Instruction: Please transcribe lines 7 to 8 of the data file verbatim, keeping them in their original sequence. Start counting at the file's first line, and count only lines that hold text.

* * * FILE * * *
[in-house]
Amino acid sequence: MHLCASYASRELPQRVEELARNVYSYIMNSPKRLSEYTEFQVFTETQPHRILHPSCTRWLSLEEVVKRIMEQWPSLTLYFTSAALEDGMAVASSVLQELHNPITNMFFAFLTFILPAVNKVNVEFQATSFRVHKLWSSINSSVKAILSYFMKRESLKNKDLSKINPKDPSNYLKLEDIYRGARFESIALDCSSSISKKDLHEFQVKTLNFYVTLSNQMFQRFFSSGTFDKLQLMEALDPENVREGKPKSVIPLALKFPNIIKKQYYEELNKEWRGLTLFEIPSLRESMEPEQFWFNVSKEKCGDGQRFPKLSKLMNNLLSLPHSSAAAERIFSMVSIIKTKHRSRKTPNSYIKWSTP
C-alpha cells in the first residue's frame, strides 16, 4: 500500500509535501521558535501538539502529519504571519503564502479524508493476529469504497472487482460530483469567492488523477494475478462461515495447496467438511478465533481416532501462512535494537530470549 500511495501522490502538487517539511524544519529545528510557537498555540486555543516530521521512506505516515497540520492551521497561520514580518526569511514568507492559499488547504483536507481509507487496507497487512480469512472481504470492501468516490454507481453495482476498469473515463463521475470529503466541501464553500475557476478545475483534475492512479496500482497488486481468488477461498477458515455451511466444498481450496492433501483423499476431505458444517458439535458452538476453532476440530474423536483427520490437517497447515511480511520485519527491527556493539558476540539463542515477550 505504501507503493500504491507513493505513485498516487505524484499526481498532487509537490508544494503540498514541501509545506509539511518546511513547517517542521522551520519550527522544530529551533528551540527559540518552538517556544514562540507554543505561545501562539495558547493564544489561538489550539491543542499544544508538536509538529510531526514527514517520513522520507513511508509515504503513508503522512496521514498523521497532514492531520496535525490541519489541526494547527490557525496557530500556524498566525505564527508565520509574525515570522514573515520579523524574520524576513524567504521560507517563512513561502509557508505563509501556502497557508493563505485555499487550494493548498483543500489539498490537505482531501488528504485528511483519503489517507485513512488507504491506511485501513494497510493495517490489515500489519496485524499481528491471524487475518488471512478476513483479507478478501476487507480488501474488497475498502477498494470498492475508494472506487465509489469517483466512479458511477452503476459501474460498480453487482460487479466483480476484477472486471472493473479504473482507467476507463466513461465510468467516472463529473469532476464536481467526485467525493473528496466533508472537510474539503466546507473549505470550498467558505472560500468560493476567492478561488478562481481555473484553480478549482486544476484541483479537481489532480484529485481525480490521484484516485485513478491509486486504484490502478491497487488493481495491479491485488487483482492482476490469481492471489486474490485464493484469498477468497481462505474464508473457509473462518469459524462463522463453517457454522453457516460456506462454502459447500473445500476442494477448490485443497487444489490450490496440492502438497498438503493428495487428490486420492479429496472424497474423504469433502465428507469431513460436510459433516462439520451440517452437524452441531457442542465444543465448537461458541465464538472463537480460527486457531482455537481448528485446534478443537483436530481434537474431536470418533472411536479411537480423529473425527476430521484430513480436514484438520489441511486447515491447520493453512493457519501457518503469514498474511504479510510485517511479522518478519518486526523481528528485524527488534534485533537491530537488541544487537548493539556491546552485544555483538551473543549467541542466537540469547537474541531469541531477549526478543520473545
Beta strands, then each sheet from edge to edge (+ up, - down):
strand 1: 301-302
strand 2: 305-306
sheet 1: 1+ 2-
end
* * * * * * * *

sheet 1: 1+ 2-
end